The Naked Spur (Anthony Mann / U.S., 1953):

The eponymous spiked wheel's trajectory from the cowboy’s boot to the scoundrel’s throat, such is the "plain arithmetic" of Anthony Mann. The betrayed bounty hunter (James Stewart) sets his sights on the fugitive outlaw (Robert Ryan) perched on a craggy hilltop, a sudden rock slide has a boulder bouncing down about an inch away from his ear and barely missing the camera itself. The bandit’s companion (Janet Leigh) comes along with his capture, the ride back to Abilene also includes the luckless prospector (Millard Mitchell) and the "morally unstable" Cavalry lieutenant (Ralph Meeker), a mighty twisty trail. "Ain’t that the way? A man gets set for trouble head-on, and it sneaks up behind him every time." Five characters in the Rocky Mountains, a plein air chamber piece and a masterwork of location shooting. The derivations from The Treasure of the Sierra Madre are embraced by Stewart in a magnificently neurotic turn, a man knotted with bitterness undergoing an anguished alfresco exorcism—the abyss is never far in this expedition, an unbuckled saddle strap is enough to send the hero off the edge of the cliff and the edge of the mind. "Come on, you buzzard bait, move!" Around him, Mann composes a wondrous procession of cogent vistas, cooling the brightness of Metrocolor with the stark lushness of Colorado in spring. Dappled natural light in the woods prepares a skirmish with Blackfoot natives, with swift camerawork (a close-up of Stewart shot in the thigh turns 45° to frame a dead warrior dragged by his horse) giving way to a still wide angle of the carnage. Brief and compact movements are prevalent, the tighter the image the better: When the characters take refuge inside a cave, the camera pans from the grinning prisoner to a rock formation before tilting up to reveal a jagged ceiling precariously held in place. (Ryan connives like Iago, yet there he is with the moral position: "Choosin' a way to die, what’s the difference? Choosin' a way to live, that’s the hard part.") Peckinpah all but remakes it in The Deadly Companions, the astonishing river climax is a virtual instruction manual for Boorman’s Deliverance. Cinematography by William C. Mellor.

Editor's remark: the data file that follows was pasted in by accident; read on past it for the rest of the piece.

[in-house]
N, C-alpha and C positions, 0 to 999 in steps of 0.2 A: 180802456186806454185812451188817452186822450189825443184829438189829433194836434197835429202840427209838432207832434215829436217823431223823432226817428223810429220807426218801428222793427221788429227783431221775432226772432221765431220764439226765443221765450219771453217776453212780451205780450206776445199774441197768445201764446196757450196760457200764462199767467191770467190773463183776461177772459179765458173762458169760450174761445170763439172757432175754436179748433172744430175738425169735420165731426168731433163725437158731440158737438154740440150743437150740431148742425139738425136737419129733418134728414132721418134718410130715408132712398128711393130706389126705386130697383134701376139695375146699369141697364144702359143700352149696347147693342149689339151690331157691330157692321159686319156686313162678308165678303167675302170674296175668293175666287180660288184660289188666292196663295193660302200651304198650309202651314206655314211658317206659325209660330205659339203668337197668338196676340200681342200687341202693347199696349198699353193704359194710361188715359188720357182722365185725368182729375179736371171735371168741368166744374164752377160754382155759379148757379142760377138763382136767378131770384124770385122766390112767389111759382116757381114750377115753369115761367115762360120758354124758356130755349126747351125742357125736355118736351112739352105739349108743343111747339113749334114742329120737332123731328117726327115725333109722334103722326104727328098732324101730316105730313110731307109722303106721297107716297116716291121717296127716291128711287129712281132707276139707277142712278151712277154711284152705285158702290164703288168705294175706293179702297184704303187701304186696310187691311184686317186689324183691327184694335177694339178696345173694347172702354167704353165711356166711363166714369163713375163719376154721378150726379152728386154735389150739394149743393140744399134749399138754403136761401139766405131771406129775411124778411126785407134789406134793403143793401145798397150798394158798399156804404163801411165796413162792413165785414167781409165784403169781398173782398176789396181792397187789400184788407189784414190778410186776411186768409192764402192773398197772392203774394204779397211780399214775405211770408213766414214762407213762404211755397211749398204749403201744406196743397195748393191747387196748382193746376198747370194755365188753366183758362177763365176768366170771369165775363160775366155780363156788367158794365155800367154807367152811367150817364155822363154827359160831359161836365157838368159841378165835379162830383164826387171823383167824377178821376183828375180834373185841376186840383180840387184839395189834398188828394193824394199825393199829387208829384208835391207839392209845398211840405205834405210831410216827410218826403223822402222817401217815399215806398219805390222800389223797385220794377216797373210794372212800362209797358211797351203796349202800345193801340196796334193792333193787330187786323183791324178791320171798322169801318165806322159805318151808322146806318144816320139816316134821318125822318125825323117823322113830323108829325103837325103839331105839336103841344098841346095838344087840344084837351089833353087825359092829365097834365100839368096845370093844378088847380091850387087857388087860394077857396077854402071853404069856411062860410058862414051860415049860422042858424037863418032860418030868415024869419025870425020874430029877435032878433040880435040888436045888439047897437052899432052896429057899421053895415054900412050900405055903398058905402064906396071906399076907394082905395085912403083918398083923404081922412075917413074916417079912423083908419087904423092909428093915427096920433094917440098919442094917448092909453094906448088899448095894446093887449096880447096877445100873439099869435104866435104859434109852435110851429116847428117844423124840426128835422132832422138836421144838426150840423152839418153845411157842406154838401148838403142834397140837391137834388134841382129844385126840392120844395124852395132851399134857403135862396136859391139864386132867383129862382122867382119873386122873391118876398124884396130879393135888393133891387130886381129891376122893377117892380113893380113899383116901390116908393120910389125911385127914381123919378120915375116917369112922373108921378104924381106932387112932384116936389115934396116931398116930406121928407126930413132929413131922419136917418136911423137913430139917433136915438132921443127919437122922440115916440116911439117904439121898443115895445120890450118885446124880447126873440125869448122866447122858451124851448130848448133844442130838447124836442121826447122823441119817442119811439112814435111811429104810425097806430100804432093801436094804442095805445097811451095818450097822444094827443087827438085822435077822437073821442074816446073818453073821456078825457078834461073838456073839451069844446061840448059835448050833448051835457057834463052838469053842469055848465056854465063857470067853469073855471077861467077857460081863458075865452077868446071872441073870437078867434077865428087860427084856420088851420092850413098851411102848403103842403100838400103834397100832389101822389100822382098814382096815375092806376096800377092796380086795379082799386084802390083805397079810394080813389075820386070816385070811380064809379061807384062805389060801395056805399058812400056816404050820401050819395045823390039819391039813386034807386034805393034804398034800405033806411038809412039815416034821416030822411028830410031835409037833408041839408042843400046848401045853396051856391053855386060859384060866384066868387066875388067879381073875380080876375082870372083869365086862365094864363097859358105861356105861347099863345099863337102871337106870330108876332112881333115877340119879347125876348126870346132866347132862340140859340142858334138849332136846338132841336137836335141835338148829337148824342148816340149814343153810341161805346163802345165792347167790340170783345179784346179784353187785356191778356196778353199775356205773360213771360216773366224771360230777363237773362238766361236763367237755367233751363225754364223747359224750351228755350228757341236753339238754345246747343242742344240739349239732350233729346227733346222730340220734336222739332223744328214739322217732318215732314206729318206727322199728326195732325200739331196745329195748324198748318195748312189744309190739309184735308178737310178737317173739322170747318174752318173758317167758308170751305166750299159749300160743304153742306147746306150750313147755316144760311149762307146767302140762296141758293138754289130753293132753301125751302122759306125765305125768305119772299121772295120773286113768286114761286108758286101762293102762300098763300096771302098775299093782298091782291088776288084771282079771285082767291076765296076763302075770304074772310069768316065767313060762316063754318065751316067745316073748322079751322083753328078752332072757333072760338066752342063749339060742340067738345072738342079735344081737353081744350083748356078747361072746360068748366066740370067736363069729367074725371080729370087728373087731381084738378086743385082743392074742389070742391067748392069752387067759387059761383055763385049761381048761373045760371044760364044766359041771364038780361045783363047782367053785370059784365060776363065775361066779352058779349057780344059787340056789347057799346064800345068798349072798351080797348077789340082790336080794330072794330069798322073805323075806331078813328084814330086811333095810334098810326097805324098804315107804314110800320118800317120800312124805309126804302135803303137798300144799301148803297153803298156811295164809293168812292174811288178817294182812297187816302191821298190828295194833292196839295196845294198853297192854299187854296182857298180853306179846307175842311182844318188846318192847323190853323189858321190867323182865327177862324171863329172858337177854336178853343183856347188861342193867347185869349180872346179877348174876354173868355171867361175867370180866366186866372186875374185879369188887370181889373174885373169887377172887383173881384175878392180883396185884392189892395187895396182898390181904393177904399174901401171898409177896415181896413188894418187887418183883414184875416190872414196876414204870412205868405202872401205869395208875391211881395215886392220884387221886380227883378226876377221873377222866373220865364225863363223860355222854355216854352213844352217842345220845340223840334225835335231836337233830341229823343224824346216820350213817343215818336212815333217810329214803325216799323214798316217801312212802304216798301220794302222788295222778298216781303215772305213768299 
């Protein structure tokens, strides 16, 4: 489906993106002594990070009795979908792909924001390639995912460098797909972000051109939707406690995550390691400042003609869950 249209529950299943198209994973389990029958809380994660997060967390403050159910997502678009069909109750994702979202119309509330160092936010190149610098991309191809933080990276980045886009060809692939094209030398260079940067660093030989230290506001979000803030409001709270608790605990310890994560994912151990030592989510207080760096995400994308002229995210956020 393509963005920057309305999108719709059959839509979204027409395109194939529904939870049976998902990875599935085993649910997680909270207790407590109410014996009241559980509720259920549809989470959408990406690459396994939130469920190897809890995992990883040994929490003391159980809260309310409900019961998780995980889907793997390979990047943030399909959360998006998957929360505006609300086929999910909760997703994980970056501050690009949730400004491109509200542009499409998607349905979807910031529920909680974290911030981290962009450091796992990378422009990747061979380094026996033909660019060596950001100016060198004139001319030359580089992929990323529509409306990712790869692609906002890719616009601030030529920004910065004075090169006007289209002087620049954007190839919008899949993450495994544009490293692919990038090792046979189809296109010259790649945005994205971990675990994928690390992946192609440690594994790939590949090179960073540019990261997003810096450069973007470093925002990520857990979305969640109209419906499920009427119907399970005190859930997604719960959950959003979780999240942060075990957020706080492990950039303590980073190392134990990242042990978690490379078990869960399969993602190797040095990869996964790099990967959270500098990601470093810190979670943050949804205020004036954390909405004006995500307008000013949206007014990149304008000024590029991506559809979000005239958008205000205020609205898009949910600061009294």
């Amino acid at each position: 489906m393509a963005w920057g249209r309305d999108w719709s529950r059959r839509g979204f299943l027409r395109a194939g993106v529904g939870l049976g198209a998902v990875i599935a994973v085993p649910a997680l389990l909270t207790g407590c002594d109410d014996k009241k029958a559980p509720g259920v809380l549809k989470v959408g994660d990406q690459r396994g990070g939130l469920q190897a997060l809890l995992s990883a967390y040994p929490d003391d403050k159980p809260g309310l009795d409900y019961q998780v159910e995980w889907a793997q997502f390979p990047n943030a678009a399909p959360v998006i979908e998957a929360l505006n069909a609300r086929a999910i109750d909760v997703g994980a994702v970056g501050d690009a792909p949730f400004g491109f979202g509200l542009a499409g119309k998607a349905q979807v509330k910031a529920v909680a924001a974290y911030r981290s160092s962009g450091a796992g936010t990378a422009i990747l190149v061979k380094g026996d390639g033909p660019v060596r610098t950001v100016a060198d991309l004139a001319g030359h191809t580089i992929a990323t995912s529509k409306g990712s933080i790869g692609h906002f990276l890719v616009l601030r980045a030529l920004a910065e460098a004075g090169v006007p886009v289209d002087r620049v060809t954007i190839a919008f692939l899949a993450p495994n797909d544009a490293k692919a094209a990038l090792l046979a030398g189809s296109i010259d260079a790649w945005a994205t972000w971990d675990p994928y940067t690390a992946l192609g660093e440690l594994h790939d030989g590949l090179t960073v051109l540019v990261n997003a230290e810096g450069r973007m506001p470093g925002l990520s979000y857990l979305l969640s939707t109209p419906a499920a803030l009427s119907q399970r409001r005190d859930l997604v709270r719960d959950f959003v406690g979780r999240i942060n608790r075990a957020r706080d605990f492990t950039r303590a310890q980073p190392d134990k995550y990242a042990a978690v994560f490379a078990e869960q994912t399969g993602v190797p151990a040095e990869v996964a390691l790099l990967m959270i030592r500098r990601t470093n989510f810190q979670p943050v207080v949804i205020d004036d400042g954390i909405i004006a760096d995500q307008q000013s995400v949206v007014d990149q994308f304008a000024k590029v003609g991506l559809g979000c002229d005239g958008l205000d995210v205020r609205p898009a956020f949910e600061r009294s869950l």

--- Fernando F. Croce

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